As much as it makes Doug Collins want to blow his brains out, the NBA has entered the era of Big Data. Gone are the days where basic counting statistics take precedence over shooting efficiency, per-possession averages and defensive metrics.
As Andy Glockner notes in his new book, Chasing Perfection, the league’s analytics revolution is hardly limited to players’ on-court output. In particular, teams across the Association are placing an increased emphasis on every aspect of player development and wellness, something which former Sixers general manager Sam Hinkie prioritized during his three-year tenure.
In speaking with Glockner, Dr. Marcus Elliott, the founder and director of P3 (the Peak Performance Project), described the “idea of trying to perfect athletes in the NBA” as “the biggest sort of imperfect market that there is in basketball still, this piece that hasn’t been optimized yet.”
“They went from having no real training culture to saying this is maybe the most important piece that we have,” he added. “They’ve gone from zero to sixty in like three seconds.”
Look no further than the Hinkie-era Sixers for an example of a franchise that placed an organization-wide focus on sports science. Immediately upon coming into power, Hinkie had every player wear a “fatigue-tracking GPS device” at practice, per ESPN’s Pablo Torre, and later began to monitor hydration and sleep, too.
After Joel Embiid underwent his second foot surgery in as many years, the team sent him to the Aspetar facility in Doha, Qatar—twice—as part of his rehabilitation process. Within the past year, the Sixers rounded out their training staff by hiring David T. Martin of the Australian Institute of Sport as their director of performance research and development and added former University of Texas strength and conditioning coach Todd Martin as their head of strength and conditioning.
That well-rounded focus on player health and development is especially critical given the Sixers’ heavy reliance on young players, if Chasing Perfection is any indication. Dr. Michael Clark, who helped create the Phoenix Suns’ widely renowned training program, explained to Glockner why sports science and preventative maintenance could be especially important to a franchise such as Philadelphia.
“In Clark’s opinion, the young players he has seen in the past five to ten years are showing worse and worse movement,” Glockner wrote. “Today’s budding basketball talents are building more strength and weight earlier in their growing process while also working on their basketball-specific skills, but Clark believes they are not doing enough proper stretching or figuring out the efficient way to move or jump.”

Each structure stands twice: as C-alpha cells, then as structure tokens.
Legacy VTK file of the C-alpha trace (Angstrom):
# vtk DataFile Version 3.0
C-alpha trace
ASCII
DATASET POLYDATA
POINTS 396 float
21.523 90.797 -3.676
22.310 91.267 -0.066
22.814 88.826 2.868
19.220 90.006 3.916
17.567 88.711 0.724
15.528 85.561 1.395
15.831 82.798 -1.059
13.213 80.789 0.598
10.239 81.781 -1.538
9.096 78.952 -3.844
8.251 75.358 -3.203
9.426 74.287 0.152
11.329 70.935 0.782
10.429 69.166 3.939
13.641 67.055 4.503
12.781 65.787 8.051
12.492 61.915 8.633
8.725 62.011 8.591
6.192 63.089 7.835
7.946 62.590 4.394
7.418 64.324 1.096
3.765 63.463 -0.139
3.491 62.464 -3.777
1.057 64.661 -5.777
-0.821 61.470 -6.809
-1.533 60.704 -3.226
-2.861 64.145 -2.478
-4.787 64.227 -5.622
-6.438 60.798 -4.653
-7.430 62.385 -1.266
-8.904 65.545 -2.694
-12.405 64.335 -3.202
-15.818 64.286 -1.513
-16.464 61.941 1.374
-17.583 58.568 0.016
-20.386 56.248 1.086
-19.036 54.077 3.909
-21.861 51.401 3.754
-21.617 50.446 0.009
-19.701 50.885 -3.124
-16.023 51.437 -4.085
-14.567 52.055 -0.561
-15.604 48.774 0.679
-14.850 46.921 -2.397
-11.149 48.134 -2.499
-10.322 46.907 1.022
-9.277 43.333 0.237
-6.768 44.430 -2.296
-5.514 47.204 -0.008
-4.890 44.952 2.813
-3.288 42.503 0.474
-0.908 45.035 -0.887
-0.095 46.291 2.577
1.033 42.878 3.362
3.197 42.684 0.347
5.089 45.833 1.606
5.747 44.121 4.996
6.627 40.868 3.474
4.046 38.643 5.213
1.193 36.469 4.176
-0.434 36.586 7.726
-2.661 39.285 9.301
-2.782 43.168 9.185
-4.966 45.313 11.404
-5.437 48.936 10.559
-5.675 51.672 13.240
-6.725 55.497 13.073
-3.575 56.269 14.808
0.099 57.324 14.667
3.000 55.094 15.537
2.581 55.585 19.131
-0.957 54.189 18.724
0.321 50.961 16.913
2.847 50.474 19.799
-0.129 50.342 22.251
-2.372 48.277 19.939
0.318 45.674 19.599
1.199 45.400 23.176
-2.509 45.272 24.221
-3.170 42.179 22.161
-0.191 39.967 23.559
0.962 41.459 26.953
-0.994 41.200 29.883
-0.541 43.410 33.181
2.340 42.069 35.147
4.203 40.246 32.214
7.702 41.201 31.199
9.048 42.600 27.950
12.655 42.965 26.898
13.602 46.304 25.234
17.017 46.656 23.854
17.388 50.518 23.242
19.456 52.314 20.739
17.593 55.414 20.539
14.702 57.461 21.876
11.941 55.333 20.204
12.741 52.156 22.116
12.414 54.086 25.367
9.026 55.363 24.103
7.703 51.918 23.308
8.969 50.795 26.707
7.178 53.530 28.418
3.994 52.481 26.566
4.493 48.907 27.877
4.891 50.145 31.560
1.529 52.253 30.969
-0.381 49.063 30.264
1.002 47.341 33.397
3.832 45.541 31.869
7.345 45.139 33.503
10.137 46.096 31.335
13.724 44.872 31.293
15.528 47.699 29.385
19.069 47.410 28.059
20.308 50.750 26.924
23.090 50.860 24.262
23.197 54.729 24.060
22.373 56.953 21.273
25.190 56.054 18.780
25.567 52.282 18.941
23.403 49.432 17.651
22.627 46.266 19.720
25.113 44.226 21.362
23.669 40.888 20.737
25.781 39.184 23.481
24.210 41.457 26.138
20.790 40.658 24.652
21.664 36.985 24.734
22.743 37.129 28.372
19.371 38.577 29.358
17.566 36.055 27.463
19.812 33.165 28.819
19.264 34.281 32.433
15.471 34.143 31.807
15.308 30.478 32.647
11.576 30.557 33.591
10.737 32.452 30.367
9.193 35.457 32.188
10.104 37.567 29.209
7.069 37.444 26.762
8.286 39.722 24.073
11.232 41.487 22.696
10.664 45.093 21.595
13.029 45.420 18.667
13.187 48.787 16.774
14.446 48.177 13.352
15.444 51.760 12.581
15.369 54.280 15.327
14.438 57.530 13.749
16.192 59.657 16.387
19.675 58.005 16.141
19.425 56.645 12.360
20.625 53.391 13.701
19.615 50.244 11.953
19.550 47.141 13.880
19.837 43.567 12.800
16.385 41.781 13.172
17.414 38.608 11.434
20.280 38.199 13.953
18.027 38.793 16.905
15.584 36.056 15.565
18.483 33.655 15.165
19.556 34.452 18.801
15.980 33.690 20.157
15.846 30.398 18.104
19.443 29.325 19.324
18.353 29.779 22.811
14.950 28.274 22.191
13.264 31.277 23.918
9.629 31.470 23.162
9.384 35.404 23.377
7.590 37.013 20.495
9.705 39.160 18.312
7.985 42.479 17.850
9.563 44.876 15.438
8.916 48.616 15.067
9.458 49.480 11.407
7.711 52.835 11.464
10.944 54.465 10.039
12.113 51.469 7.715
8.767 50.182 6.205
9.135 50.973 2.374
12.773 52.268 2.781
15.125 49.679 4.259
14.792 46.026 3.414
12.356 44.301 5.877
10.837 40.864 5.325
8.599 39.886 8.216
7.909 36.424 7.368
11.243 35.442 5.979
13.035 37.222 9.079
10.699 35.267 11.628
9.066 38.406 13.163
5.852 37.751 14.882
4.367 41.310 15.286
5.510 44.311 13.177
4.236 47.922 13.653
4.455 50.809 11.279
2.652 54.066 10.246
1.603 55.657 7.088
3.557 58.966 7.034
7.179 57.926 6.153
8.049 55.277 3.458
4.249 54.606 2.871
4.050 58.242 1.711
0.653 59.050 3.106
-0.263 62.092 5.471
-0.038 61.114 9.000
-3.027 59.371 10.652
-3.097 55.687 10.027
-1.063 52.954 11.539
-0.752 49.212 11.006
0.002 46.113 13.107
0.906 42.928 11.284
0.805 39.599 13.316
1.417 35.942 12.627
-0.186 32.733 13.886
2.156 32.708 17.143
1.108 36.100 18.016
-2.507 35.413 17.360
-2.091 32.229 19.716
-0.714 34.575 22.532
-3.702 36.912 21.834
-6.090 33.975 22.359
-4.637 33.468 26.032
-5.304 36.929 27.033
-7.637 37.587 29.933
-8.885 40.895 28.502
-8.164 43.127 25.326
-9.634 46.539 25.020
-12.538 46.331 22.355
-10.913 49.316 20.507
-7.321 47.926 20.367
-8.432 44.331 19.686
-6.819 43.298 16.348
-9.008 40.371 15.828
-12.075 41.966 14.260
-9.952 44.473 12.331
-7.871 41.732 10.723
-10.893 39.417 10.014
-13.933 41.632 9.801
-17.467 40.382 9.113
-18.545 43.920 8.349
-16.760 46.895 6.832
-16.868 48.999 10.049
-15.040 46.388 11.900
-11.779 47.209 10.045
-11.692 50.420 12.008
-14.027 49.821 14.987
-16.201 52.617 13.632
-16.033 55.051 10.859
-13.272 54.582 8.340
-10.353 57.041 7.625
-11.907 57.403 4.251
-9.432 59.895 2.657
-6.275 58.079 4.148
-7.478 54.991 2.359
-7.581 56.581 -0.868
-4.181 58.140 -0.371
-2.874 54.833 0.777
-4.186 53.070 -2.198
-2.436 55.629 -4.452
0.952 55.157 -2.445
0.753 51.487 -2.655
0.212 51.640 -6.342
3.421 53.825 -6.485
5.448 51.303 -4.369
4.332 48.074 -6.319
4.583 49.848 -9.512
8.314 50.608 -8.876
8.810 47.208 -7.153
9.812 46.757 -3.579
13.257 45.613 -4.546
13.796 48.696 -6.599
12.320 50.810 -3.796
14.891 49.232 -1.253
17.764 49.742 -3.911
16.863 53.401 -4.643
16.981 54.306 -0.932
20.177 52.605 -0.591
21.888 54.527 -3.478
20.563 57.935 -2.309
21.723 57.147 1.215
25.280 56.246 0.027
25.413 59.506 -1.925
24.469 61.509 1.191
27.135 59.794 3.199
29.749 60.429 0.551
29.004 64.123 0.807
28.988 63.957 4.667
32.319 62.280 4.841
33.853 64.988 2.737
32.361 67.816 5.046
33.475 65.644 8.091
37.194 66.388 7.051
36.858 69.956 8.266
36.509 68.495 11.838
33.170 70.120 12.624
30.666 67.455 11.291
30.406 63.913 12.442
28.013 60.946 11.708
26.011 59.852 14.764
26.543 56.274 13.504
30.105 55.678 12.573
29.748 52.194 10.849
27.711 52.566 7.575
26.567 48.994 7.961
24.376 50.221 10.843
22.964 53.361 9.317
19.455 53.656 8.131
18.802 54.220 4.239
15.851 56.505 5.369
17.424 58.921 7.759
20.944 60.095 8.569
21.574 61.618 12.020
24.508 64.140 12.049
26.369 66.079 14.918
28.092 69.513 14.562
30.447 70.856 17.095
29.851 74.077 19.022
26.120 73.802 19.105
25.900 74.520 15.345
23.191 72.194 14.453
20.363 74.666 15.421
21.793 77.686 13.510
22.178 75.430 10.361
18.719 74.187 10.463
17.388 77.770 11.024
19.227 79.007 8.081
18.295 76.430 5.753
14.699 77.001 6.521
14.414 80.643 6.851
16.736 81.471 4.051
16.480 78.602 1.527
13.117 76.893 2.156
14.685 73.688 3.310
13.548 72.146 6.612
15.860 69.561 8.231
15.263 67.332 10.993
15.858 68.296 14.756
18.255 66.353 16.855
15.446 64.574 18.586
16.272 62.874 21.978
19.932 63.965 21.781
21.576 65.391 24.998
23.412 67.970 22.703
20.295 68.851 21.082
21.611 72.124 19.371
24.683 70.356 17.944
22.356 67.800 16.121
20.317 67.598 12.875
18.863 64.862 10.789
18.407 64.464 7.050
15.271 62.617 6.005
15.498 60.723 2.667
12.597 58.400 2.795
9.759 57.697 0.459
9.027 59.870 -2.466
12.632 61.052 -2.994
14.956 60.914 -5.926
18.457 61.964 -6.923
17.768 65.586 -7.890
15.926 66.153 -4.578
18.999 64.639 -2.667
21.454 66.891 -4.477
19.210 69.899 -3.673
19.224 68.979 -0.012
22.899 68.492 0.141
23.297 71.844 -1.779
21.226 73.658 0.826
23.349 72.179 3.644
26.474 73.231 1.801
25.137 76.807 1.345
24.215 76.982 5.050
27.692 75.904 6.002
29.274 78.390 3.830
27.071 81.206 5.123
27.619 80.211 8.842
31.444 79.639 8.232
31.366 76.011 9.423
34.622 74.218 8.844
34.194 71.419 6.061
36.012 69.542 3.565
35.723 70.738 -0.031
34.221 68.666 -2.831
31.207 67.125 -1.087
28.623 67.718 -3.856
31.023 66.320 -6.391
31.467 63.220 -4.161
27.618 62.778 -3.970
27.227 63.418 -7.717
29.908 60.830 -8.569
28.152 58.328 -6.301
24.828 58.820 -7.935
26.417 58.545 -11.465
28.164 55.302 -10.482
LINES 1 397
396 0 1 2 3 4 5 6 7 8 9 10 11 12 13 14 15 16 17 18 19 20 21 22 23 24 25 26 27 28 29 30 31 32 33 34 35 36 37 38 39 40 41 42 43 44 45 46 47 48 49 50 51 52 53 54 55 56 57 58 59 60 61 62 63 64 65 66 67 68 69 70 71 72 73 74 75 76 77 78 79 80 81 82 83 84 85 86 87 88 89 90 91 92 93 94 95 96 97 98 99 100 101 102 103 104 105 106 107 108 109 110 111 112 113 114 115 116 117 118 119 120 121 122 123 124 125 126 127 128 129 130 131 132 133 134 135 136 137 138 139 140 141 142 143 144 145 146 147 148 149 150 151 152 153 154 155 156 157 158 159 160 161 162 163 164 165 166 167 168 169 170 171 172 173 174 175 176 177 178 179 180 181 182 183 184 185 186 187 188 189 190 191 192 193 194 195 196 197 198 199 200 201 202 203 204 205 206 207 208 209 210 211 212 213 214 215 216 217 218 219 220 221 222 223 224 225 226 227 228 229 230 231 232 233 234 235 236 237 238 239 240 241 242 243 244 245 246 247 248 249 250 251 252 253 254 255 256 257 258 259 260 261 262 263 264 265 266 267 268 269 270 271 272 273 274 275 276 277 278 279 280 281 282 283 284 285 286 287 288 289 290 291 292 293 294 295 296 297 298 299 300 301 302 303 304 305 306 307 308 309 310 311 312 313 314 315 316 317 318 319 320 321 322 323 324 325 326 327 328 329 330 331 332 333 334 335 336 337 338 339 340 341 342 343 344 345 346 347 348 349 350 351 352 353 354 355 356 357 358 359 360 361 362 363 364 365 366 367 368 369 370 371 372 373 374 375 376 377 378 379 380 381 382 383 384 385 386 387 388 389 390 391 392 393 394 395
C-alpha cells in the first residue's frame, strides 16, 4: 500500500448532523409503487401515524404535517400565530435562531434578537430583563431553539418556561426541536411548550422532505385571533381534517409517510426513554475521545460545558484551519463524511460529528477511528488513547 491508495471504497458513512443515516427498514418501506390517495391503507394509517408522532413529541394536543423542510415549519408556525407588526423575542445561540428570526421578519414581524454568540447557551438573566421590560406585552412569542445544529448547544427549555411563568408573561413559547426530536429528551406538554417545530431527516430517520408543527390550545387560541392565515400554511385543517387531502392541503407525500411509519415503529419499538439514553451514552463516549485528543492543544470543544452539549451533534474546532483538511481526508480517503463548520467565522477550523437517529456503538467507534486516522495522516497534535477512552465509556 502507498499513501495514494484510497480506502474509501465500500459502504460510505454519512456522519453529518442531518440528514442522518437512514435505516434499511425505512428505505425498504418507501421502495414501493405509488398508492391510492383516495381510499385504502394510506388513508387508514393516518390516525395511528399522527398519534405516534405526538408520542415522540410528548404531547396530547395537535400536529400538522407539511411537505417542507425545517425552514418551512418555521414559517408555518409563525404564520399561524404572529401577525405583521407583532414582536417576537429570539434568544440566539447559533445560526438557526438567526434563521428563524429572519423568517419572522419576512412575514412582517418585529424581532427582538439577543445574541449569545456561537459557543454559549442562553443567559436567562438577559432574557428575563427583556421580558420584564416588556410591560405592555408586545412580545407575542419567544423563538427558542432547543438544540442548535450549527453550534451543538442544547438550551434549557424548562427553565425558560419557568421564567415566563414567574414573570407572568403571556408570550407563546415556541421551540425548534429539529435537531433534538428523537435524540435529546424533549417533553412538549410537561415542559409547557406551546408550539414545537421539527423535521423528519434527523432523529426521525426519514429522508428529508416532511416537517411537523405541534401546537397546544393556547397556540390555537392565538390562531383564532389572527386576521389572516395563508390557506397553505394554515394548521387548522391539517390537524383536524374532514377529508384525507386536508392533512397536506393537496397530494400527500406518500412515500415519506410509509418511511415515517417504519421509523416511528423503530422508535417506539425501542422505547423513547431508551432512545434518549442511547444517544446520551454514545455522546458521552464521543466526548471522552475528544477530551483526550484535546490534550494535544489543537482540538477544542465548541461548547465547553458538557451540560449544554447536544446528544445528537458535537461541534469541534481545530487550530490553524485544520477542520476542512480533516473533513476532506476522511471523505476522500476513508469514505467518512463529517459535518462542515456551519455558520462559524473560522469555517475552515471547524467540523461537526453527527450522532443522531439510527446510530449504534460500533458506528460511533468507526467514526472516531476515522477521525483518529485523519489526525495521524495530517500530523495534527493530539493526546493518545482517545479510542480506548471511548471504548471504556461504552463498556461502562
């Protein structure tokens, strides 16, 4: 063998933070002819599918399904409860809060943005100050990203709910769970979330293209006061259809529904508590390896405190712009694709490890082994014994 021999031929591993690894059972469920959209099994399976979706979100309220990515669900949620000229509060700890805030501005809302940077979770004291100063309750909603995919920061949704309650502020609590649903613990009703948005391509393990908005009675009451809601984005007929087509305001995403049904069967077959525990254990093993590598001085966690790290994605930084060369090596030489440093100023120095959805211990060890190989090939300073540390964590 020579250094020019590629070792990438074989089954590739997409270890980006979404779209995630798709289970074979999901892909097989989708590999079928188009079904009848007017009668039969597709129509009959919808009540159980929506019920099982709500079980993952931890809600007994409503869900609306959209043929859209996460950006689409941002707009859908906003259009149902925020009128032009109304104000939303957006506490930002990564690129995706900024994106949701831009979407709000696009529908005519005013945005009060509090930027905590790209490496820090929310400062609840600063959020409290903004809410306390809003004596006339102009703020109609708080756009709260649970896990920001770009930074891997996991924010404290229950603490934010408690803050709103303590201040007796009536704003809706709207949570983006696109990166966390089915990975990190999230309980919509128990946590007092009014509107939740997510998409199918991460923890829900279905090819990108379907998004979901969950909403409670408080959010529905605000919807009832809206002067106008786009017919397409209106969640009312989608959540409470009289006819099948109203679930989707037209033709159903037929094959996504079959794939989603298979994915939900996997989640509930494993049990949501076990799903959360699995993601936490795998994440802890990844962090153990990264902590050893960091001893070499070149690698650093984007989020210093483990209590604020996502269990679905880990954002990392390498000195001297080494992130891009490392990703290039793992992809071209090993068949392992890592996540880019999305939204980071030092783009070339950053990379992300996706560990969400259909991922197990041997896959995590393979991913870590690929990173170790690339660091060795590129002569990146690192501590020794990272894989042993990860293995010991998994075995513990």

Adam Hewitt, P3’s assistant general manager, concurred with Clark. According to Glockner, “among the most surprising things they see in their data capture is ‘how untrained’ the major-college players are when they are tested. Their muscles are not developed symmetrically and they have dangerous movements that are putting strain on their joints and ligaments.”
By staying attuned to the strain players are putting on their muscles and joints, the Sixers are effectively protecting their investments as best as possible. While fluke injuries aren’t entirely avoidable—see: Paul George snapping his leg under a stanchion—Clark “believes 75 percent of all muscle-related injuries are preventable through proper training, monitoring, and treatment,” according to Glockner.
(Side note: There are several potential ethical issues—employer conflict of interest, privacy, etc.—attached to such use of player data, and there could be some Orwellian consequences, as discussed in this ESPN The Magazine piece by Torre and Tom Haberstroh.)
Those interested in how analytics are radically reshaping every facet of the NBA should check out Chasing Perfection. And if you’re a masochist who still isn’t over Hinkie’s fall from grace in Philadelphia, the following anecdote may entice you to chug the nearest bottle of cyanide (emphasis mine):
Given the chance to comment on the record, Hinkie predictably declined, but he was happy to chat for a couple of minutes. He even chuckled when I compared the 76ers’ rebuild to the famous internet story ‘One Red Paperclip,’ where a guy started with said paperclip and kept bartering for something else that had slightly more value, ultimately ending up with a fully paid-for house.
After two seasons of designed losing, the 76ers had traded up from a paperclip to something akin to a toaster, but with Hinkie’s moxie, the assets he has collected, and the patience of ownership that supports this controversial path, he may someday get that house. There’s no guarantee it will have a roof or indoor plumbing, but whatever it ends up looking like, you can be sure that the neighbors will be talking about it.
Don’t say you weren’t forewarned.